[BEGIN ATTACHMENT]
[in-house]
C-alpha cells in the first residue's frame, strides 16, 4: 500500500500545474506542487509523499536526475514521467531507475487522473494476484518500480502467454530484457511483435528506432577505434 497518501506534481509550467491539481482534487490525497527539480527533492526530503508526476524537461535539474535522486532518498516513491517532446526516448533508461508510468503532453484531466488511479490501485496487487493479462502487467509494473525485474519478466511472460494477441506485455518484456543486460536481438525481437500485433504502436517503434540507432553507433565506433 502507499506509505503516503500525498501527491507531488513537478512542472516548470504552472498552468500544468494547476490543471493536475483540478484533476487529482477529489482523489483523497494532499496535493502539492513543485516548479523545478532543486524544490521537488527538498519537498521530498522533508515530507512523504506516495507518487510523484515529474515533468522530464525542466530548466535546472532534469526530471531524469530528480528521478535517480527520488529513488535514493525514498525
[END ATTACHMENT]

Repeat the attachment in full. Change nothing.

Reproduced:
[in-house]
C-alpha cells in the first residue's frame, strides 16, 4: 500500500500545474506542487509523499536526475514521467531507475487522473494476484518500480502467454530484457511483435528506432577505434 497518501506534481509550467491539481482534487490525497527539480527533492526530503508526476524537461535539474535522486532518498516513491517532446526516448533508461508510468503532453484531466488511479490501485496487487493479462502487467509494473525485474519478466511472460494477441506485455518484456543486460536481438525481437500485433504502436517503434540507432553507433565506433 502507499506509505503516503500525498501527491507531488513537478512542472516548470504552472498552468500544468494547476490543471493536475483540478484533476487529482477529489482523489483523497494532499496535493502539492513543485516548479523545478532543486524544490521537488527538498519537498521530498522533508515530507512523504506516495507518487510523484515529474515533468522530464525542466530548466535546472532534469526530471531524469530528480528521478535517480527520488529513488535514493525514498525